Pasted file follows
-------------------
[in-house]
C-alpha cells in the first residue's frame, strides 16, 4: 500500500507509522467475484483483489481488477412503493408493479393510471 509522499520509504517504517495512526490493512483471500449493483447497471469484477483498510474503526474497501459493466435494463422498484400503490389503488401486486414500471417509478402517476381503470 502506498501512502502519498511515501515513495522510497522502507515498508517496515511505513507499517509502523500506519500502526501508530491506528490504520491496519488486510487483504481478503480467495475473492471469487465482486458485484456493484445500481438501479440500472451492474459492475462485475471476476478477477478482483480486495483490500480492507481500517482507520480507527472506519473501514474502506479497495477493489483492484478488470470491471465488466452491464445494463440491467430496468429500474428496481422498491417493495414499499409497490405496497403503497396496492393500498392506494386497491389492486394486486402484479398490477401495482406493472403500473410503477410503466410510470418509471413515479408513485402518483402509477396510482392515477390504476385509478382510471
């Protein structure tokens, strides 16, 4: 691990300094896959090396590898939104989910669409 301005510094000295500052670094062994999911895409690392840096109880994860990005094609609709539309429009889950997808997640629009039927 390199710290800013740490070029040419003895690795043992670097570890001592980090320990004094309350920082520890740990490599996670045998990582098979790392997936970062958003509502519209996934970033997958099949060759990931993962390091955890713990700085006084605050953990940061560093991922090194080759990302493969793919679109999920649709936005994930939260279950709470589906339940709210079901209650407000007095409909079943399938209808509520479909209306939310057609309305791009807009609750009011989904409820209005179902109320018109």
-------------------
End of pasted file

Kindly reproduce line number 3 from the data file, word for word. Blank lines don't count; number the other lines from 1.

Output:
């Protein structure tokens, strides 16, 4: 691990300094896959090396590898939104989910669409 301005510094000295500052670094062994999911895409690392840096109880994860990005094609609709539309429009889950997808997640629009039927 390199710290800013740490070029040419003895690795043992670097570890001592980090320990004094309350920082520890740990490599996670045998990582098979790392997936970062958003509502519209996934970033997958099949060759990931993962390091955890713990700085006084605050953990940061560093991922090194080759990302493969793919679109999920649709936005994930939260279950709470589906339940709210079901209650407000007095409909079943399938209808509520479909209306939310057609309305791009807009609750009011989904409820209005179902109320018109």